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Durham University

Research & business

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Publication details for Dr Gretchen Larsen

Dean, H., Larsen, G., Ford, J. & Akram, M. (2019). Female Entrepreneurship and the Metanarrative of Economic Growth: A Critical Review of Underlying Assumptions. International Journal of Management Reviews 21(1): 24-49.

Author(s) from Durham

Abstract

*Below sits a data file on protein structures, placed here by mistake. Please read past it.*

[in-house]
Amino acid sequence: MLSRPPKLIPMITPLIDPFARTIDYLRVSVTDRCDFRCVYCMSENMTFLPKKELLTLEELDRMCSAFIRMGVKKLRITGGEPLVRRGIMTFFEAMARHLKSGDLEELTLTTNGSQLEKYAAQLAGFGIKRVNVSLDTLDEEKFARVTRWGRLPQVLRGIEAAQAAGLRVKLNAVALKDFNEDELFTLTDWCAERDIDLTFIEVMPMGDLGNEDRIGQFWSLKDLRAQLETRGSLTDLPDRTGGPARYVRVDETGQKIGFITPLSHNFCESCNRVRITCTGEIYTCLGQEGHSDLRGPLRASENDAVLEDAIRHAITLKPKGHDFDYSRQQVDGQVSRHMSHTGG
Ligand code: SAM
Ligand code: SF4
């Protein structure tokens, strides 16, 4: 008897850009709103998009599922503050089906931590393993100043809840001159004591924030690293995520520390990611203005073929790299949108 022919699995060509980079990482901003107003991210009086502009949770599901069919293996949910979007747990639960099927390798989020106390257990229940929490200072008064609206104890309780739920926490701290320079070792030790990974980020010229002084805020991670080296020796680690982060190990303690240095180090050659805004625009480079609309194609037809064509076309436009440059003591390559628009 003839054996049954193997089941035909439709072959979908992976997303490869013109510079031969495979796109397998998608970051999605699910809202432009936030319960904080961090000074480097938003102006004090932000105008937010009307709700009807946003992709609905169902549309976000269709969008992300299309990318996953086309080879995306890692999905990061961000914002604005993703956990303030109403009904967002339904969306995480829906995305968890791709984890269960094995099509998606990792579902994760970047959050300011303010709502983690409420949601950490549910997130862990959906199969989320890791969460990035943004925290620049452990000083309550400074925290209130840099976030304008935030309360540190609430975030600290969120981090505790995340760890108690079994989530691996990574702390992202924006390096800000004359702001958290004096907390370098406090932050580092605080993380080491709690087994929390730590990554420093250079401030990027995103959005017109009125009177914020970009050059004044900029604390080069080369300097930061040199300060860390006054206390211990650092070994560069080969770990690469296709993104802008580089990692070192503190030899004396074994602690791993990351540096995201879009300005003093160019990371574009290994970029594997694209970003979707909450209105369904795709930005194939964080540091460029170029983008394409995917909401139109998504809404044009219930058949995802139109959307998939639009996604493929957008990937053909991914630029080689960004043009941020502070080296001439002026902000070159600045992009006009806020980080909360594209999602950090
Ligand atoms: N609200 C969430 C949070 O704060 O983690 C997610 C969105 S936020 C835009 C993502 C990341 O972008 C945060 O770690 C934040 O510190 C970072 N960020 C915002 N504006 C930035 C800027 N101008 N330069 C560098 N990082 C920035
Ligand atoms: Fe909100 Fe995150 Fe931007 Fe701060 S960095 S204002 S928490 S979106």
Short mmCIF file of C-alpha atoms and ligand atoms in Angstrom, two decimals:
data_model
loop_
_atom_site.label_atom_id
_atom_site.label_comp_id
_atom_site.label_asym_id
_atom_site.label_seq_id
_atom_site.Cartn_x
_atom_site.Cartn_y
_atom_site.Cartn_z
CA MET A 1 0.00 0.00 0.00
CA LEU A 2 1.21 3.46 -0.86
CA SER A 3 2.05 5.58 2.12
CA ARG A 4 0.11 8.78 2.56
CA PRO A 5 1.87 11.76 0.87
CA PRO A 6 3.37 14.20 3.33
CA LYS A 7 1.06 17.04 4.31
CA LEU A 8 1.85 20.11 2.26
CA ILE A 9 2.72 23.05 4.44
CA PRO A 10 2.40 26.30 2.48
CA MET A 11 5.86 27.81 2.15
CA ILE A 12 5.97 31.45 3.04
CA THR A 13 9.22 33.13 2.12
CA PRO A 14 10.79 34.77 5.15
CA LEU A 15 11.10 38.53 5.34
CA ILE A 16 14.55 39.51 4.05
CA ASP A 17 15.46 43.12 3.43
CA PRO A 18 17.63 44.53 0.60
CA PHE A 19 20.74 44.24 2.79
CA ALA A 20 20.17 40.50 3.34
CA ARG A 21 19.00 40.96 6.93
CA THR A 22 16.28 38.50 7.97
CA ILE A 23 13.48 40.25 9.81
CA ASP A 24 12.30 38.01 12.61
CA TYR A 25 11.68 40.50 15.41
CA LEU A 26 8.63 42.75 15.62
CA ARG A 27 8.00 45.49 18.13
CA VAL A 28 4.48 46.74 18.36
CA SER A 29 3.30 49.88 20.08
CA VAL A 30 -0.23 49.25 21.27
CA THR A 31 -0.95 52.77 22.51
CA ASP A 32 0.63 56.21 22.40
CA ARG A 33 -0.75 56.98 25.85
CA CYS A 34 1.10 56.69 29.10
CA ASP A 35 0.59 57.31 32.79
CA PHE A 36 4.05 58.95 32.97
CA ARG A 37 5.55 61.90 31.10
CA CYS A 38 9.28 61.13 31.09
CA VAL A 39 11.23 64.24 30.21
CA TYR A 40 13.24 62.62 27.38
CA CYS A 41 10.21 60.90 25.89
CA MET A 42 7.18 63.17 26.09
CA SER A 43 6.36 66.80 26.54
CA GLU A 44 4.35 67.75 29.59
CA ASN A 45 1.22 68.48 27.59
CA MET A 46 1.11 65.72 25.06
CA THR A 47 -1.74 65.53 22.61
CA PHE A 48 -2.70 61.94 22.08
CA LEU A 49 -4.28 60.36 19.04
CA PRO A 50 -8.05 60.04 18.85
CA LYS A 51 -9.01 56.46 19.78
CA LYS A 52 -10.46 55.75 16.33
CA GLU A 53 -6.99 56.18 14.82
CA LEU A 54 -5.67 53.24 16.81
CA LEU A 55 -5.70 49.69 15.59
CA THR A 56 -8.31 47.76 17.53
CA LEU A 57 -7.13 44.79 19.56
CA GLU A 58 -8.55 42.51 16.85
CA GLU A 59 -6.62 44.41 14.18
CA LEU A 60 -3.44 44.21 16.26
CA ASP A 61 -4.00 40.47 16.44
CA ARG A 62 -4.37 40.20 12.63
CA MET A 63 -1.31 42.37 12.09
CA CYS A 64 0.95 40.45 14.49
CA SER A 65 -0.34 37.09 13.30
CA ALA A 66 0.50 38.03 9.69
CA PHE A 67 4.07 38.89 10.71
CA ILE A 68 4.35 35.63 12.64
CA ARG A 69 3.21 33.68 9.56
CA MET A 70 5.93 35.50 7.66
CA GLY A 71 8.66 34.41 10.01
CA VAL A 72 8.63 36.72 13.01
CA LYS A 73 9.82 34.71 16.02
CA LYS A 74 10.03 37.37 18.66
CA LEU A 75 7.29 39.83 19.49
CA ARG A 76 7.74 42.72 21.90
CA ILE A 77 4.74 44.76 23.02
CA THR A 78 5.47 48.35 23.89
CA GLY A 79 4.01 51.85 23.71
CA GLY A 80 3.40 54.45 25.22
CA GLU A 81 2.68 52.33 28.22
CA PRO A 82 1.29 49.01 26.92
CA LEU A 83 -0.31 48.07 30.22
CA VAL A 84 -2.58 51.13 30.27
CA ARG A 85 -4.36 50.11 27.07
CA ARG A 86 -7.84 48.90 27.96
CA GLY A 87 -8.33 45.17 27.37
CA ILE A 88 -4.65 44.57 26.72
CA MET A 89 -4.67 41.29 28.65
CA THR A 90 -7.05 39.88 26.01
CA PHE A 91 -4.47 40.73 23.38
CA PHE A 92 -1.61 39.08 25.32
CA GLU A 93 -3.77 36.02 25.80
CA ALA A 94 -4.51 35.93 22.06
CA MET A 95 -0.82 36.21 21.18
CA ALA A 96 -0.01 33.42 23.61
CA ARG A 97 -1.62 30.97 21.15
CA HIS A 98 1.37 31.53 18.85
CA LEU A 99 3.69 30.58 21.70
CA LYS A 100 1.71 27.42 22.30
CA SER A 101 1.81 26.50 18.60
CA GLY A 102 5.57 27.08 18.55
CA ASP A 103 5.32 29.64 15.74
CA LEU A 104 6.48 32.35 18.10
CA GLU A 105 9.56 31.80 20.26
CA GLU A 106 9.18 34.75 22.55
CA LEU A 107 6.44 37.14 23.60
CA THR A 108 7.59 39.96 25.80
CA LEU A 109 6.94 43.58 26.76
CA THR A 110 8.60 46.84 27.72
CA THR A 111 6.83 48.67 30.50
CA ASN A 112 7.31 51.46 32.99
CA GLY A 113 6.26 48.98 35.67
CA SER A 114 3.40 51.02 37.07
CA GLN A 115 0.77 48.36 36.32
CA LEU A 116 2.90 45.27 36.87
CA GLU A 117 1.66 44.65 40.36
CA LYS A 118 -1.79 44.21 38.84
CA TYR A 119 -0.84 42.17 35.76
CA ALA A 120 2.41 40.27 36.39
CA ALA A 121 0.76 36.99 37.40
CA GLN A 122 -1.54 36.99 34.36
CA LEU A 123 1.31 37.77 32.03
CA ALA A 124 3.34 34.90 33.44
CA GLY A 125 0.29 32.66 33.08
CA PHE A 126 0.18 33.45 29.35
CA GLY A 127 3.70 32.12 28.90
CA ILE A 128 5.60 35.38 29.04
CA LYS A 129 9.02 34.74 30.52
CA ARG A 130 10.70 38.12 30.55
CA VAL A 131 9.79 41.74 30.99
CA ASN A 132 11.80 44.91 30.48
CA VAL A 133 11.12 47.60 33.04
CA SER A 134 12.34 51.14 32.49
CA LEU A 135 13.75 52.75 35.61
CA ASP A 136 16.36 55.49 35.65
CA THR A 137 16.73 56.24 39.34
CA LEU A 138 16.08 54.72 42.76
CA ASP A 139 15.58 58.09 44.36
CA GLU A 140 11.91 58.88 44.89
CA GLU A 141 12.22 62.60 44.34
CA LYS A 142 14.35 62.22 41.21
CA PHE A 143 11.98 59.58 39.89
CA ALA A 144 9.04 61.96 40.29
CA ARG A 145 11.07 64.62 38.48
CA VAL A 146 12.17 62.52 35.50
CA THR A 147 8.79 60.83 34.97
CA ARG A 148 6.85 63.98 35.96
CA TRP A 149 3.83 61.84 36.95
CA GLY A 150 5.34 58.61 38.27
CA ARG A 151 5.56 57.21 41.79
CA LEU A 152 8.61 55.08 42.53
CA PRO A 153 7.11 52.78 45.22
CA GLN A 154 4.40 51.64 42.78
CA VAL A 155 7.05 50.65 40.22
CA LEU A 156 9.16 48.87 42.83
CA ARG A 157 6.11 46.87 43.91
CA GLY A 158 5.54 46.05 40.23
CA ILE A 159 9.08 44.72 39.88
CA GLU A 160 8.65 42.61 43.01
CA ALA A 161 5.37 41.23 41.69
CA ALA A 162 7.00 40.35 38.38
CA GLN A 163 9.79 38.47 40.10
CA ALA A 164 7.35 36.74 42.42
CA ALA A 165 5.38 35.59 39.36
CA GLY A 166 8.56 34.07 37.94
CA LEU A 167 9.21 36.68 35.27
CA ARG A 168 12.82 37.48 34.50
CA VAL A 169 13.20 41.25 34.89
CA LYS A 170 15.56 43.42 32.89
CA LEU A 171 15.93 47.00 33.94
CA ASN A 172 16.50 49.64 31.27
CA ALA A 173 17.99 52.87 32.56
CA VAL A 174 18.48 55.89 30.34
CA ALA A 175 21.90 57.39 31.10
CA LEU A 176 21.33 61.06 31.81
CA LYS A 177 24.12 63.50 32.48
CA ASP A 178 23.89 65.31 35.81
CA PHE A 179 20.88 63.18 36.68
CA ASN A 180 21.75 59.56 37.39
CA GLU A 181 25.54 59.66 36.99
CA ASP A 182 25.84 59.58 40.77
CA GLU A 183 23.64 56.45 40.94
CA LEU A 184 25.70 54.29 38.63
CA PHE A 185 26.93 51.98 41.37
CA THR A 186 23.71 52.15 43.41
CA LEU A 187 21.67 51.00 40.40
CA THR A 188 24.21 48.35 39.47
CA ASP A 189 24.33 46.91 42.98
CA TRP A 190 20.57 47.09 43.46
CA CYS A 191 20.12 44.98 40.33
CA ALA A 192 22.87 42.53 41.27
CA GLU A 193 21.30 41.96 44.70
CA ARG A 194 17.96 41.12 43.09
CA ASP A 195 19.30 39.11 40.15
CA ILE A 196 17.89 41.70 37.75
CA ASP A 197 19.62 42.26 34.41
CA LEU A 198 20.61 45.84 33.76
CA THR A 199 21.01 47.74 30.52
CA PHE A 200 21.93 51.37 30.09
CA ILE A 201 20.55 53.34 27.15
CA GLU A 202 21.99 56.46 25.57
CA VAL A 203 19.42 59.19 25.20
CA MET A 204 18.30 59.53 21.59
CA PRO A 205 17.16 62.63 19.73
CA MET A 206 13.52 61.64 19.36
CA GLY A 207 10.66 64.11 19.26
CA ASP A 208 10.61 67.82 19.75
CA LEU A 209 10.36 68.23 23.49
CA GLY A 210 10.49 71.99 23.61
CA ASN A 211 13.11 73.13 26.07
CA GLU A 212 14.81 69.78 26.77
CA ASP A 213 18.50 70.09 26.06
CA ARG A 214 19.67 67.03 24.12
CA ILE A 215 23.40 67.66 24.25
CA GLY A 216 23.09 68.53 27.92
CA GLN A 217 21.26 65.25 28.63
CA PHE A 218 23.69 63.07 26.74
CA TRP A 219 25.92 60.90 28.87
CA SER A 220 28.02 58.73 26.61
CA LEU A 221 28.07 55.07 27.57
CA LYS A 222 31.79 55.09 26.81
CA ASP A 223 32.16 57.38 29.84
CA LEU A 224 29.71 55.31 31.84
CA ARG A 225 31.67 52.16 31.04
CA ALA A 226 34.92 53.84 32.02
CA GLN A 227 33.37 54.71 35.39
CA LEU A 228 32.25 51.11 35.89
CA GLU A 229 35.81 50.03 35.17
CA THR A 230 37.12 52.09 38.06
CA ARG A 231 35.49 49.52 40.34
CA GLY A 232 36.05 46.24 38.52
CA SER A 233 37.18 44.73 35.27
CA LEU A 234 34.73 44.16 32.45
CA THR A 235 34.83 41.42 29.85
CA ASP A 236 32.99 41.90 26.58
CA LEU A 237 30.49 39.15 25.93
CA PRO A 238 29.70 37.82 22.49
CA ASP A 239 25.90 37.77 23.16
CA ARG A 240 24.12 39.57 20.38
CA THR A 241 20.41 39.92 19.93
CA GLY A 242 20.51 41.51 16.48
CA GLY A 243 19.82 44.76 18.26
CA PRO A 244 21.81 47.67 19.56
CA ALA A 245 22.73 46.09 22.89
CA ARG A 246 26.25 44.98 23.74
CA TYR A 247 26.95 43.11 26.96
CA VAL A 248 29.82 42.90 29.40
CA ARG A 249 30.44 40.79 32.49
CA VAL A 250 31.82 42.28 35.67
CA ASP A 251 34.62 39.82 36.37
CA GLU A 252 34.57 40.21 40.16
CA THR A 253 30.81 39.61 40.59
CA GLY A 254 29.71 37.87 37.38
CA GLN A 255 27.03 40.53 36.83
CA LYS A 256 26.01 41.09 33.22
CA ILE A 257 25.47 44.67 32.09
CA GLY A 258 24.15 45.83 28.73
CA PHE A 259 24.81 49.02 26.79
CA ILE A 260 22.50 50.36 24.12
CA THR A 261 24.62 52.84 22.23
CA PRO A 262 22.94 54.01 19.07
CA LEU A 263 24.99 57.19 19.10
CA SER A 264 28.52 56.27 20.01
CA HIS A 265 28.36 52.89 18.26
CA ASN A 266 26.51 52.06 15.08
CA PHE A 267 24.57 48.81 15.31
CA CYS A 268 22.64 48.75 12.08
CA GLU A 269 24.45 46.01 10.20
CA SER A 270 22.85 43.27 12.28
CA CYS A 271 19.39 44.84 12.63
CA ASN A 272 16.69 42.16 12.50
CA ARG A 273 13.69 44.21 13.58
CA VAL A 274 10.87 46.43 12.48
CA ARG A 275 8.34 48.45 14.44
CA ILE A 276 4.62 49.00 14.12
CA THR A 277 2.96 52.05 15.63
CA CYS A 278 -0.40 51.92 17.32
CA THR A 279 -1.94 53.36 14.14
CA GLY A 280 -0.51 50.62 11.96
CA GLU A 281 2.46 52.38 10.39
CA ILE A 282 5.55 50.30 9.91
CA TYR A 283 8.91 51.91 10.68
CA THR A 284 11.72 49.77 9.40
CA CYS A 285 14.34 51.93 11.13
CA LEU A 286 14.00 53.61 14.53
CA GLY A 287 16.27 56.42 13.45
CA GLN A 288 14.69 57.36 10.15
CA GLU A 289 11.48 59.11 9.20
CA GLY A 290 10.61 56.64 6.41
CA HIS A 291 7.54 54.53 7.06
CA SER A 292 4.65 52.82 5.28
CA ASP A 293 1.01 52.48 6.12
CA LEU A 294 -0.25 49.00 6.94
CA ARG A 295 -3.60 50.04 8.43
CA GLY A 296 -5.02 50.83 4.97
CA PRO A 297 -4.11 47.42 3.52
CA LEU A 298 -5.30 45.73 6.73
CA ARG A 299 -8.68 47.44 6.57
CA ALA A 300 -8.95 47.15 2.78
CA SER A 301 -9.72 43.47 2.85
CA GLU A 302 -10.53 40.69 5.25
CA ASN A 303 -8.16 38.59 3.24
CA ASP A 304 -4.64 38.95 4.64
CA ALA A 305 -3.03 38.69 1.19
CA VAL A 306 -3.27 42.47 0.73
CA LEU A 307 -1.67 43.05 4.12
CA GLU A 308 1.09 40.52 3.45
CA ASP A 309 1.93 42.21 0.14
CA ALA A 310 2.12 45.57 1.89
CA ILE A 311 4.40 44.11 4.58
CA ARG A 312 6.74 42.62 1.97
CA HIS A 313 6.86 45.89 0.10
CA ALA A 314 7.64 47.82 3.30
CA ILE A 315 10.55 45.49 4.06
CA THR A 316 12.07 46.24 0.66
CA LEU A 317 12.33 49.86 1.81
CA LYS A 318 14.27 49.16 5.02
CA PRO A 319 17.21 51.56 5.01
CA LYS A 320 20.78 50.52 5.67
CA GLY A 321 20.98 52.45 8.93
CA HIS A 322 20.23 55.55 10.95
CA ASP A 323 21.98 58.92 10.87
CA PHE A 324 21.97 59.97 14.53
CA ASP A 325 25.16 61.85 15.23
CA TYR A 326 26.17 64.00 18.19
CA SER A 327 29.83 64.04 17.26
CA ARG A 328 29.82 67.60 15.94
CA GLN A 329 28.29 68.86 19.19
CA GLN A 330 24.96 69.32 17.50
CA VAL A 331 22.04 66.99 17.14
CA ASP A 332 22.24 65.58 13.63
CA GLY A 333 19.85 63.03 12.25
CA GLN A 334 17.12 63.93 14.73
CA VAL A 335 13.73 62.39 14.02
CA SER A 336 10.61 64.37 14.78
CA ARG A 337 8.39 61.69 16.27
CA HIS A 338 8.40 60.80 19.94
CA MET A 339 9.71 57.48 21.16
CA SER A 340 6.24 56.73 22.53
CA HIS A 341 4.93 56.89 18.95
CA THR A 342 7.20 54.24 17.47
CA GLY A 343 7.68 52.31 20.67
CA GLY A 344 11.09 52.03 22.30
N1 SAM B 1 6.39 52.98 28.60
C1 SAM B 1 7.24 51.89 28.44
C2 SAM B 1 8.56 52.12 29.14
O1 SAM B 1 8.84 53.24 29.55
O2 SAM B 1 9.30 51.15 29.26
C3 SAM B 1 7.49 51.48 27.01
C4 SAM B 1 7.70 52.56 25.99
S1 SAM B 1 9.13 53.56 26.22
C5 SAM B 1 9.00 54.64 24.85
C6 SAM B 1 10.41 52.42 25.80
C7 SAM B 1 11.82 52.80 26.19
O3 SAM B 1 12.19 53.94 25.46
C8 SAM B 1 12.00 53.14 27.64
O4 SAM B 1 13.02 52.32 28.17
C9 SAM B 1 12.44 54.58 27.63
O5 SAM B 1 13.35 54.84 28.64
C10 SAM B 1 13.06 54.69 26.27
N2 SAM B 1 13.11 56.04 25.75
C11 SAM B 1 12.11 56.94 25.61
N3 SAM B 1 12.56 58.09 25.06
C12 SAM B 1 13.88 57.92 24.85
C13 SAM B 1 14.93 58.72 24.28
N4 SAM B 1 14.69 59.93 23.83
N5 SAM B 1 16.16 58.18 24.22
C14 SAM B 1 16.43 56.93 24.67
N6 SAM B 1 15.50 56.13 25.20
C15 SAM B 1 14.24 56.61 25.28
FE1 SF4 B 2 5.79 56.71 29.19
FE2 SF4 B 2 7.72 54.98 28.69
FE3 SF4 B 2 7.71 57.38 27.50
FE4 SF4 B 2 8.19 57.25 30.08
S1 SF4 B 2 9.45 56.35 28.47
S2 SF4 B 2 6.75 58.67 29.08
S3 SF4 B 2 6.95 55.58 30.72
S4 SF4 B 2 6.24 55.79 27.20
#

This critical review of the literature on female entrepreneurship problematizes the metanarrative of economic growth and the mechanisms through which it both operates and is maintained. Central to this is the axiomatic ‘underperformance hypothesis’, which states that ‘all else being equal, female entrepreneurs tend to be less successful than their male counterparts in terms of conventional economic performance measures’ (Du Rietz and Henrekson (2000, p. 1). As an axiom, the truth of the ‘underperformance hypothesis’ is taken for granted, and thus it invisibly serves as a starting point, delimiter and interpretive lens for analysis in this field. While it remains invisible, the hypothesis will continue to reproduce the differences between male and female entrepreneurs, and thus the subordination of women to men in the realm of entrepreneurship. The review illustrates how, by associating females with underperformance, the persistent influence of the metanarrative of economic growth has been masked and the image of the female entrepreneur as problematic and inferior to her male counterpart has been reinforced. The authors argue that a postmodern feminist epistemology will destabilize both the metanarrative of economic growth, and the axiomatic ‘underperformance hypothesis’ it supports, thus opening up space for a heterogeneous understanding of (female) entrepreneurship. By questioning accepted knowledge about female entrepreneurs, the review sets the platform for the exploration of new research questions and a broad agenda for future research. Such an agenda is crucial in order to move future research beyond the pervasive influence of the metanarrative of economic growth and its attendant underperformance hypothesis.